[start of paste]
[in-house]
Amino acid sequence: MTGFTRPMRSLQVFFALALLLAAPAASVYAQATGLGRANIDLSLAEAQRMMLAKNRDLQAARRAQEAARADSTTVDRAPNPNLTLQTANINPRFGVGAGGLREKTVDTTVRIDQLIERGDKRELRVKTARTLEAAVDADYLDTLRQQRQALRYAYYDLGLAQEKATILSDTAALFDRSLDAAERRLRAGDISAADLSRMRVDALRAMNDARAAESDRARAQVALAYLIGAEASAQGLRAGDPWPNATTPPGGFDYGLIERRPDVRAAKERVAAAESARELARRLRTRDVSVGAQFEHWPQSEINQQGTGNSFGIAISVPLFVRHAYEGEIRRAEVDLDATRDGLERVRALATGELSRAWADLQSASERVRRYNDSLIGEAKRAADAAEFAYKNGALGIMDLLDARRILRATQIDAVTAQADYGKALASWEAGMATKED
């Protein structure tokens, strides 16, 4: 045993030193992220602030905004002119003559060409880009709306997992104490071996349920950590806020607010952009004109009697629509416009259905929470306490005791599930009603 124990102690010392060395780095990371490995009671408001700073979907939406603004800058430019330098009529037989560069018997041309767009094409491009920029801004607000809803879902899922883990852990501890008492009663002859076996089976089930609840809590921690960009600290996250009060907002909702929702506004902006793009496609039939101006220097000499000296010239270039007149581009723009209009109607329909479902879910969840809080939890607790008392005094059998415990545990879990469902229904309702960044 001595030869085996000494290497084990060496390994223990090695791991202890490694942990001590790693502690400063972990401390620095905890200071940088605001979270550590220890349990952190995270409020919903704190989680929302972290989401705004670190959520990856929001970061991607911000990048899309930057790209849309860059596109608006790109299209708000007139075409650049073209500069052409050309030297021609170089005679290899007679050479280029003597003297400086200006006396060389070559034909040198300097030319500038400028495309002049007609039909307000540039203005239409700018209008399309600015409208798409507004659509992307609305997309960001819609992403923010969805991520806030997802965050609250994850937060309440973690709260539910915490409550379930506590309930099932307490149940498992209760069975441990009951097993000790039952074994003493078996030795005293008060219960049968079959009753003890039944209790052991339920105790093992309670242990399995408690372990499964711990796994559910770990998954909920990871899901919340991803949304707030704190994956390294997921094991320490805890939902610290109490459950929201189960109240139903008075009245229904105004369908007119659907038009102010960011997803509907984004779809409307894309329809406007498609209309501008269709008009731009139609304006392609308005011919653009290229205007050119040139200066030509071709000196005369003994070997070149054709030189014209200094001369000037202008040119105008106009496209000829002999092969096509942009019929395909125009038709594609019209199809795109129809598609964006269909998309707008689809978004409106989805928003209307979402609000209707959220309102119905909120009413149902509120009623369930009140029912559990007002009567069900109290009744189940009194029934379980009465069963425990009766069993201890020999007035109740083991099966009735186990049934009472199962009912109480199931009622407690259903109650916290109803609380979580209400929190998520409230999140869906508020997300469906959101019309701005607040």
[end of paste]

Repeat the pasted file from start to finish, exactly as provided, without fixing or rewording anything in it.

[in-house]
Amino acid sequence: MTGFTRPMRSLQVFFALALLLAAPAASVYAQATGLGRANIDLSLAEAQRMMLAKNRDLQAARRAQEAARADSTTVDRAPNPNLTLQTANINPRFGVGAGGLREKTVDTTVRIDQLIERGDKRELRVKTARTLEAAVDADYLDTLRQQRQALRYAYYDLGLAQEKATILSDTAALFDRSLDAAERRLRAGDISAADLSRMRVDALRAMNDARAAESDRARAQVALAYLIGAEASAQGLRAGDPWPNATTPPGGFDYGLIERRPDVRAAKERVAAAESARELARRLRTRDVSVGAQFEHWPQSEINQQGTGNSFGIAISVPLFVRHAYEGEIRRAEVDLDATRDGLERVRALATGELSRAWADLQSASERVRRYNDSLIGEAKRAADAAEFAYKNGALGIMDLLDARRILRATQIDAVTAQADYGKALASWEAGMATKED
């Protein structure tokens, strides 16, 4: 045993030193992220602030905004002119003559060409880009709306997992104490071996349920950590806020607010952009004109009697629509416009259905929470306490005791599930009603 124990102690010392060395780095990371490995009671408001700073979907939406603004800058430019330098009529037989560069018997041309767009094409491009920029801004607000809803879902899922883990852990501890008492009663002859076996089976089930609840809590921690960009600290996250009060907002909702929702506004902006793009496609039939101006220097000499000296010239270039007149581009723009209009109607329909479902879910969840809080939890607790008392005094059998415990545990879990469902229904309702960044 001595030869085996000494290497084990060496390994223990090695791991202890490694942990001590790693502690400063972990401390620095905890200071940088605001979270550590220890349990952190995270409020919903704190989680929302972290989401705004670190959520990856929001970061991607911000990048899309930057790209849309860059596109608006790109299209708000007139075409650049073209500069052409050309030297021609170089005679290899007679050479280029003597003297400086200006006396060389070559034909040198300097030319500038400028495309002049007609039909307000540039203005239409700018209008399309600015409208798409507004659509992307609305997309960001819609992403923010969805991520806030997802965050609250994850937060309440973690709260539910915490409550379930506590309930099932307490149940498992209760069975441990009951097993000790039952074994003493078996030795005293008060219960049968079959009753003890039944209790052991339920105790093992309670242990399995408690372990499964711990796994559910770990998954909920990871899901919340991803949304707030704190994956390294997921094991320490805890939902610290109490459950929201189960109240139903008075009245229904105004369908007119659907038009102010960011997803509907984004779809409307894309329809406007498609209309501008269709008009731009139609304006392609308005011919653009290229205007050119040139200066030509071709000196005369003994070997070149054709030189014209200094001369000037202008040119105008106009496209000829002999092969096509942009019929395909125009038709594609019209199809795109129809598609964006269909998309707008689809978004409106989805928003209307979402609000209707959220309102119905909120009413149902509120009623369930009140029912559990007002009567069900109290009744189940009194029934379980009465069963425990009766069993201890020999007035109740083991099966009735186990049934009472199962009912109480199931009622407690259903109650916290109803609380979580209400929190998520409230999140869906508020997300469906959101019309701005607040």